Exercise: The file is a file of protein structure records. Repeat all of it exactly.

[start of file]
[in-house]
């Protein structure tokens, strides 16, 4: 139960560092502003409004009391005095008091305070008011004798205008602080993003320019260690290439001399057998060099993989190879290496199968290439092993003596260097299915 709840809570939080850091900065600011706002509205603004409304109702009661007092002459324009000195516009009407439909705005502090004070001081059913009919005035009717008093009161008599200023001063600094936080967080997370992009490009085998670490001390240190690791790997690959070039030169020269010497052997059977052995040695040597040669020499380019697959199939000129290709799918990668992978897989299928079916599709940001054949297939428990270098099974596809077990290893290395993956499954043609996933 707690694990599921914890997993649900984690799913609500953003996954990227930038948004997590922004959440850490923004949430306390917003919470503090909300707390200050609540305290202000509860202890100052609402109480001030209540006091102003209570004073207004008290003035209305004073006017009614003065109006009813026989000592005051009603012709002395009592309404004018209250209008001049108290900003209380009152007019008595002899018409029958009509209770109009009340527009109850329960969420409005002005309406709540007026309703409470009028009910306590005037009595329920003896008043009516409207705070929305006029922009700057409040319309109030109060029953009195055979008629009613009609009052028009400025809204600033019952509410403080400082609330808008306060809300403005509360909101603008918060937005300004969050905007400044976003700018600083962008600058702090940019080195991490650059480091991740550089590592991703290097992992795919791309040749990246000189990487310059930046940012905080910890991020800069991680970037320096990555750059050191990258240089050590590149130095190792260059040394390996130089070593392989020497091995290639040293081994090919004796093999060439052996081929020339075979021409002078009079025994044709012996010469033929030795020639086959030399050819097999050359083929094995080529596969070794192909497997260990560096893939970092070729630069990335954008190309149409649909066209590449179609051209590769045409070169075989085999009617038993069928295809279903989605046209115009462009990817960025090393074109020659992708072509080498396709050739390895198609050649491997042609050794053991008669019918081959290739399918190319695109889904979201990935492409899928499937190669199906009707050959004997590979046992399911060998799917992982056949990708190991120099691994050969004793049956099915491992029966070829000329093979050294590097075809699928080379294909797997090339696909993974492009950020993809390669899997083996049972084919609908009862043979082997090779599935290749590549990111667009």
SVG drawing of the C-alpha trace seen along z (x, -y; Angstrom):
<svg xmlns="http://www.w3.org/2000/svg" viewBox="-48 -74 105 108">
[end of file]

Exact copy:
[in-house]
């Protein structure tokens, strides 16, 4: 139960560092502003409004009391005095008091305070008011004798205008602080993003320019260690290439001399057998060099993989190879290496199968290439092993003596260097299915 709840809570939080850091900065600011706002509205603004409304109702009661007092002459324009000195516009009407439909705005502090004070001081059913009919005035009717008093009161008599200023001063600094936080967080997370992009490009085998670490001390240190690791790997690959070039030169020269010497052997059977052995040695040597040669020499380019697959199939000129290709799918990668992978897989299928079916599709940001054949297939428990270098099974596809077990290893290395993956499954043609996933 707690694990599921914890997993649900984690799913609500953003996954990227930038948004997590922004959440850490923004949430306390917003919470503090909300707390200050609540305290202000509860202890100052609402109480001030209540006091102003209570004073207004008290003035209305004073006017009614003065109006009813026989000592005051009603012709002395009592309404004018209250209008001049108290900003209380009152007019008595002899018409029958009509209770109009009340527009109850329960969420409005002005309406709540007026309703409470009028009910306590005037009595329920003896008043009516409207705070929305006029922009700057409040319309109030109060029953009195055979008629009613009609009052028009400025809204600033019952509410403080400082609330808008306060809300403005509360909101603008918060937005300004969050905007400044976003700018600083962008600058702090940019080195991490650059480091991740550089590592991703290097992992795919791309040749990246000189990487310059930046940012905080910890991020800069991680970037320096990555750059050191990258240089050590590149130095190792260059040394390996130089070593392989020497091995290639040293081994090919004796093999060439052996081929020339075979021409002078009079025994044709012996010469033929030795020639086959030399050819097999050359083929094995080529596969070794192909497997260990560096893939970092070729630069990335954008190309149409649909066209590449179609051209590769045409070169075989085999009617038993069928295809279903989605046209115009462009990817960025090393074109020659992708072509080498396709050739390895198609050649491997042609050794053991008669019918081959290739399918190319695109889904979201990935492409899928499937190669199906009707050959004997590979046992399911060998799917992982056949990708190991120099691994050969004793049956099915491992029966070829000329093979050294590097075809699928080379294909797997090339696909993974492009950020993809390669899997083996049972084919609908009862043979082997090779599935290749590549990111667009």
SVG drawing of the C-alpha trace seen along z (x, -y; Angstrom):
<svg xmlns="http://www.w3.org/2000/svg" viewBox="-48 -74 105 108">